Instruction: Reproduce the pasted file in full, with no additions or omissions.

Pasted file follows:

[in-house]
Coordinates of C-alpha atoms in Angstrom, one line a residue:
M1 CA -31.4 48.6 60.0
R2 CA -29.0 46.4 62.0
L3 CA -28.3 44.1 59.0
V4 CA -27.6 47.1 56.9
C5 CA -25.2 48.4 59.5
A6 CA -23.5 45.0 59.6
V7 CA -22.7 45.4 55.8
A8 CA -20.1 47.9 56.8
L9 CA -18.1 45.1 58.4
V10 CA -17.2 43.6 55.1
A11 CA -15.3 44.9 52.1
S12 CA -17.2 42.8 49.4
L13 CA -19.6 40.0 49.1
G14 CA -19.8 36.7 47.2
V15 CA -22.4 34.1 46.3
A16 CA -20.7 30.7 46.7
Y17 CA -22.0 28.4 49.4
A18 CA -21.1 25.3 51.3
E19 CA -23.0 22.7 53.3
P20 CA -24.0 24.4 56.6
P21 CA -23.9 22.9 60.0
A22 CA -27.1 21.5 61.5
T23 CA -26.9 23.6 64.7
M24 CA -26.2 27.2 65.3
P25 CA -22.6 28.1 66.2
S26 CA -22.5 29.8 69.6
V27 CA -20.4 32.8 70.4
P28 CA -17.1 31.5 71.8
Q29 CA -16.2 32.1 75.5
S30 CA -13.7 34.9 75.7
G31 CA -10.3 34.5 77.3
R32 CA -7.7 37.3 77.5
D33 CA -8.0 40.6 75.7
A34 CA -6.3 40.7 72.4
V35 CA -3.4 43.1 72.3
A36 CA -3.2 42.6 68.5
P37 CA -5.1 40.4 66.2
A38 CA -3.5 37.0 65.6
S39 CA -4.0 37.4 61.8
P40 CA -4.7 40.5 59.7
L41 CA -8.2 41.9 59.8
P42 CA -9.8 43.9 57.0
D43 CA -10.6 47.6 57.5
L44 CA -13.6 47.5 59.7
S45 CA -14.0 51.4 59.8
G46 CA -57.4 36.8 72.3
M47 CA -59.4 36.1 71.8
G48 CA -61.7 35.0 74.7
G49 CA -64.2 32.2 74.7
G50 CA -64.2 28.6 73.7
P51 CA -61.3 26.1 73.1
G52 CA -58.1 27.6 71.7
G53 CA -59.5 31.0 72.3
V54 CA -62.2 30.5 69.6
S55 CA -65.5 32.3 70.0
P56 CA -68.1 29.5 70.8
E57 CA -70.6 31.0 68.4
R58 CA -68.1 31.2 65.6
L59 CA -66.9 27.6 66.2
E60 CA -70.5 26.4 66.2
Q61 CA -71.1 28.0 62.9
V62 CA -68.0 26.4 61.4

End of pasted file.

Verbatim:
[in-house]
Coordinates of C-alpha atoms in Angstrom, one line a residue:
M1 CA -31.4 48.6 60.0
R2 CA -29.0 46.4 62.0
L3 CA -28.3 44.1 59.0
V4 CA -27.6 47.1 56.9
C5 CA -25.2 48.4 59.5
A6 CA -23.5 45.0 59.6
V7 CA -22.7 45.4 55.8
A8 CA -20.1 47.9 56.8
L9 CA -18.1 45.1 58.4
V10 CA -17.2 43.6 55.1
A11 CA -15.3 44.9 52.1
S12 CA -17.2 42.8 49.4
L13 CA -19.6 40.0 49.1
G14 CA -19.8 36.7 47.2
V15 CA -22.4 34.1 46.3
A16 CA -20.7 30.7 46.7
Y17 CA -22.0 28.4 49.4
A18 CA -21.1 25.3 51.3
E19 CA -23.0 22.7 53.3
P20 CA -24.0 24.4 56.6
P21 CA -23.9 22.9 60.0
A22 CA -27.1 21.5 61.5
T23 CA -26.9 23.6 64.7
M24 CA -26.2 27.2 65.3
P25 CA -22.6 28.1 66.2
S26 CA -22.5 29.8 69.6
V27 CA -20.4 32.8 70.4
P28 CA -17.1 31.5 71.8
Q29 CA -16.2 32.1 75.5
S30 CA -13.7 34.9 75.7
G31 CA -10.3 34.5 77.3
R32 CA -7.7 37.3 77.5
D33 CA -8.0 40.6 75.7
A34 CA -6.3 40.7 72.4
V35 CA -3.4 43.1 72.3
A36 CA -3.2 42.6 68.5
P37 CA -5.1 40.4 66.2
A38 CA -3.5 37.0 65.6
S39 CA -4.0 37.4 61.8
P40 CA -4.7 40.5 59.7
L41 CA -8.2 41.9 59.8
P42 CA -9.8 43.9 57.0
D43 CA -10.6 47.6 57.5
L44 CA -13.6 47.5 59.7
S45 CA -14.0 51.4 59.8
G46 CA -57.4 36.8 72.3
M47 CA -59.4 36.1 71.8
G48 CA -61.7 35.0 74.7
G49 CA -64.2 32.2 74.7
G50 CA -64.2 28.6 73.7
P51 CA -61.3 26.1 73.1
G52 CA -58.1 27.6 71.7
G53 CA -59.5 31.0 72.3
V54 CA -62.2 30.5 69.6
S55 CA -65.5 32.3 70.0
P56 CA -68.1 29.5 70.8
E57 CA -70.6 31.0 68.4
R58 CA -68.1 31.2 65.6
L59 CA -66.9 27.6 66.2
E60 CA -70.5 26.4 66.2
Q61 CA -71.1 28.0 62.9
V62 CA -68.0 26.4 61.4